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New Technologies to Help African and Asian Farmers Revitalize Agriculture


Increasing food production in Sub-Saharan Africa and South Asia will increase global food secuirity

Sixty technologies that have the potential to stimulate revolutionary increments in agricultural productivity in Sub-Saharan Africa and South Asia have been identified by the National Research Council of the United States.

Eighteen out of the 60 technologies which were identified by the Board on Agriculture and Natural Resources of the council at the request of the Bill and Melinda Gates Foundation have been recommended as most worthy of immediate attention.

This was contained in a report issued by ‘The National Academies’ which comprises the National Academy of Sciences, The National Academy of Engineering, the Institute of Medicine and the National Research Council.

Labeled as “Tier1” tools and technologies, the report proposed that these 18 should be given the highest priority in terms of being developed into specific applications in Sub-Saharan Africa and South East Asia.

 “These technologies largely already exist and have been proven successful, but they are new from the perspective of farmers in Sub-Saharan Africa and South Asia because applications specific to the needs of farmers in these regions have not been developed or widely used”, the report said.

The strength of the various technologies arise from their potential ability to help manage the resource base supporting agriculture, namely soil and water, and their capacity to improve the genetic profile of crops and animals. They are also capable of reducing biotic constraints such as diseases, pests and weeds and also supply farmers with sources of affordable renewable energy.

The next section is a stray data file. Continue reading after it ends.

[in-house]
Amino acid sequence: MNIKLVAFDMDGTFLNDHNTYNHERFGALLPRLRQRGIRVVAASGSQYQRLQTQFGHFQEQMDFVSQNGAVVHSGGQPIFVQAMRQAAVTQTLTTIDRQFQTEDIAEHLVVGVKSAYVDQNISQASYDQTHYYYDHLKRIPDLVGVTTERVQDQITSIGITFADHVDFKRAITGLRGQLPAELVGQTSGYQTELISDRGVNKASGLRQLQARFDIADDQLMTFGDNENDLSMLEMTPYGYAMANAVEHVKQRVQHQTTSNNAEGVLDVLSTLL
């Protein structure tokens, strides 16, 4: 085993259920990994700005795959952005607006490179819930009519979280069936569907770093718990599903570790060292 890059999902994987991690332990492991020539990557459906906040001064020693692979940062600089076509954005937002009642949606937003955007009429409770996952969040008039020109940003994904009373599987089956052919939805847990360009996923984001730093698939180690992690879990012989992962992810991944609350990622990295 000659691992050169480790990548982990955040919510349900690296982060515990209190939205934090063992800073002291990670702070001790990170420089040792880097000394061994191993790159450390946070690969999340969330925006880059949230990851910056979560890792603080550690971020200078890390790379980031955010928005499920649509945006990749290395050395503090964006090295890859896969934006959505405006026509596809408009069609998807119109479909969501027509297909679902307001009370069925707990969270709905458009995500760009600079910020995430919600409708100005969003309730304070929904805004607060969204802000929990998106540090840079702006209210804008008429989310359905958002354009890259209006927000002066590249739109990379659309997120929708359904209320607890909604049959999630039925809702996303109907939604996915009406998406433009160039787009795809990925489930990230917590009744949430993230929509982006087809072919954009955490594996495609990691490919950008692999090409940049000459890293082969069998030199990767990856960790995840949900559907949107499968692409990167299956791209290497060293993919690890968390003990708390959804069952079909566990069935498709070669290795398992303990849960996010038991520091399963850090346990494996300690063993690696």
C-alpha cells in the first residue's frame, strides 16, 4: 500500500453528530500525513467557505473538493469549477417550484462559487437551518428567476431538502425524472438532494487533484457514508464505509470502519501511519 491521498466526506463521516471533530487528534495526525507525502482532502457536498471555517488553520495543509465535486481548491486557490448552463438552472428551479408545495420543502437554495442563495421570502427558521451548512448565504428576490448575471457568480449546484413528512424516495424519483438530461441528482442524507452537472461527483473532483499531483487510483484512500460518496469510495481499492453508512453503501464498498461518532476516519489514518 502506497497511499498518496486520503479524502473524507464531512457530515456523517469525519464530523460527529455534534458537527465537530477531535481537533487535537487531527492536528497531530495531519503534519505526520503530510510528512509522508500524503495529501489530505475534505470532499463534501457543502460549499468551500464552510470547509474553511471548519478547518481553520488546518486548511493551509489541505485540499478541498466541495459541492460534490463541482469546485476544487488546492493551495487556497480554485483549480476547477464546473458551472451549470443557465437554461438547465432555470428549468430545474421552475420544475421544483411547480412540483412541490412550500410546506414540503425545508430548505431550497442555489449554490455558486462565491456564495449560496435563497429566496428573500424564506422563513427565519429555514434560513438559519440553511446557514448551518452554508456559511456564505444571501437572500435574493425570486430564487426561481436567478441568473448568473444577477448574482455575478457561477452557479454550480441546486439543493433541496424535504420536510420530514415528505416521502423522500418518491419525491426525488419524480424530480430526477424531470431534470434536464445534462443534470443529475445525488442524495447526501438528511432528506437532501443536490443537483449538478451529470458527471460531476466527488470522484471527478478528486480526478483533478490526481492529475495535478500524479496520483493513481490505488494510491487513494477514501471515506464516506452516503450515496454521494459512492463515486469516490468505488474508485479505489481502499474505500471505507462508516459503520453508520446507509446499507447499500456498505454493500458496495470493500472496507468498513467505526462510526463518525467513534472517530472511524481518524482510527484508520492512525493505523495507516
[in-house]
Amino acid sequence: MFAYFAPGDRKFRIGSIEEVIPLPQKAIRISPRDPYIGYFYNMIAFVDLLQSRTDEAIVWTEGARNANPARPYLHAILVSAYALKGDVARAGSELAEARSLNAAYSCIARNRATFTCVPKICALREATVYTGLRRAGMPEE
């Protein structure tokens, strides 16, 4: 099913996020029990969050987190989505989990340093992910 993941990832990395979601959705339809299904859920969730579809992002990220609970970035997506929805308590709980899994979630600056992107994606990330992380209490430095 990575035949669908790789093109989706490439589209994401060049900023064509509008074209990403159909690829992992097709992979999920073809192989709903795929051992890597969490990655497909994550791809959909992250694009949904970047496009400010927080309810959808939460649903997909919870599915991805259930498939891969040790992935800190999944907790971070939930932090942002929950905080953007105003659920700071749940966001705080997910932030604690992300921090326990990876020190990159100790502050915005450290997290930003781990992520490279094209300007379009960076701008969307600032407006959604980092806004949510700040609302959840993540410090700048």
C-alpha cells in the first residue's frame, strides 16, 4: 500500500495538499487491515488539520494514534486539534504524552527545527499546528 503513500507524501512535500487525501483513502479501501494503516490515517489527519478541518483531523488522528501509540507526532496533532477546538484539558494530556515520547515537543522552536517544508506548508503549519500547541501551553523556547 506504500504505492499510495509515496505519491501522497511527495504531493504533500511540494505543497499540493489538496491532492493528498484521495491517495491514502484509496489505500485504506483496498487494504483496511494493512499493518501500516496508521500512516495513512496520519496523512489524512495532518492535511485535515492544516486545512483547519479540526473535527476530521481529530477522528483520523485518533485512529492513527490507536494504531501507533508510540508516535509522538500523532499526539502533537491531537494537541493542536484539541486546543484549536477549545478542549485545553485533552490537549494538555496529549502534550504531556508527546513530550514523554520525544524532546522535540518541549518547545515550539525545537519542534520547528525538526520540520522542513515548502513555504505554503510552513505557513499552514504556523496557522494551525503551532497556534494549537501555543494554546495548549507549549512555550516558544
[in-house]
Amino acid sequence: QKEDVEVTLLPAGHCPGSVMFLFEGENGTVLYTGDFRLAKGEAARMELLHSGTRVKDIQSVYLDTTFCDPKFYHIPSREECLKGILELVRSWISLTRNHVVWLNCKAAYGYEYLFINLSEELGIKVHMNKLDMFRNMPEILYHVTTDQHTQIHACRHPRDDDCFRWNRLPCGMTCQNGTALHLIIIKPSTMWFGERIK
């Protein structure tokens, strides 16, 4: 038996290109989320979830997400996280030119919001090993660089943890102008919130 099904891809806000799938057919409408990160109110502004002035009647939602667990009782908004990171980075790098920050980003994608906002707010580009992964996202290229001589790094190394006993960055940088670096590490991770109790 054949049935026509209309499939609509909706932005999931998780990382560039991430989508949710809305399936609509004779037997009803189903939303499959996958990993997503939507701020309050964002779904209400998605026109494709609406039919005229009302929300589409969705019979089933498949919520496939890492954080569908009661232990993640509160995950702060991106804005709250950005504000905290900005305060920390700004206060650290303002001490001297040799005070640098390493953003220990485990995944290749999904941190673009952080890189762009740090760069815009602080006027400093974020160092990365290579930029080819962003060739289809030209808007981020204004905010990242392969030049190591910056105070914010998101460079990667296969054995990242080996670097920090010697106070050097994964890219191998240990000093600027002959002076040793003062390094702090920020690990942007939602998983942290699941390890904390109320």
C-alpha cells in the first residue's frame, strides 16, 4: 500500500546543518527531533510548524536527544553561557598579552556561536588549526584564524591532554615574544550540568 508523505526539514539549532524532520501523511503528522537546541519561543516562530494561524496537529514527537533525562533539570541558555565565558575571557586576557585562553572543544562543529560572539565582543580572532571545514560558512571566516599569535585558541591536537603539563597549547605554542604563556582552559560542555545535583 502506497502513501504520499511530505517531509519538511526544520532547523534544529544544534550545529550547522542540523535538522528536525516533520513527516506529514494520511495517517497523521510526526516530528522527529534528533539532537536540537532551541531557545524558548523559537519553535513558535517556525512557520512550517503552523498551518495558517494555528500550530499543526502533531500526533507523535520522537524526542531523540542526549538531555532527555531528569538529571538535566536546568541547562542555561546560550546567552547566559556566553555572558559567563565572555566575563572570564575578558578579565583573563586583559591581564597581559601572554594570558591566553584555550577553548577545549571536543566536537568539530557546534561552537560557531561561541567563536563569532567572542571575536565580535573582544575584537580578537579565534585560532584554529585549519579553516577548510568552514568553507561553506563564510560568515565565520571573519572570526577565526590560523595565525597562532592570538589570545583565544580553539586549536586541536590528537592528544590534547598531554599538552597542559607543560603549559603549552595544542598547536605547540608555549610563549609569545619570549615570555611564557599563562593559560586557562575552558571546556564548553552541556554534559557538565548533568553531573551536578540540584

Consequently, ‘Tier1’ tools and technologies will address the problems of poor soil quality and water scarcity in the two regions through controlled grazing, mulching with organic matter, applying manure and biosolids to improve soil fertility and the use of cover crops in a rotation cycle. Other techniques include agro forestry, contour farming, hedgerows, terracing and the use of plastic mulch for erosion control among others.

Integrated Water Management techniques comprising an array of efficient on-farm water capture, storage, pumping, field application and drainage techniques are expected to redress water scarcity in both sub-Saharan Africa and South Asia in conjunction with other water management technologies such as tube wells, on-site storage tanks and more efficient irrigation systems.

Sub-surface drip irrigation in which tubes buried in the ground will supply water directly to the root zones of plants remains the most efficient form of irrigation but it is very expensive.

‘Tier1 ‘tools and technologies are also expected to address climate and weather predictions in view of the crucial role they play in agricultural productivity. “Increased climate and weather prediction capabilities would be a transformative development for farmers in Sub-Saharan Africa and South Asia. If farmers could more accurately predict a drought or the onset of the tropical rainy season, they would be better equipped to make pivotal timings and management decisions”, the report noted.

Consequently, weather models, data bases and monitoring devices will be built for the two regions taking into consideration the ability of farmers to readily receive and utilize the information generated.

Under the “Tier 1’ Annotated Crop Genomes tools and technologies which describe the genetic details of plants, a baseline information database on the genetic diversity of local crops in Sub-Saharan Africa and South Asia will be established.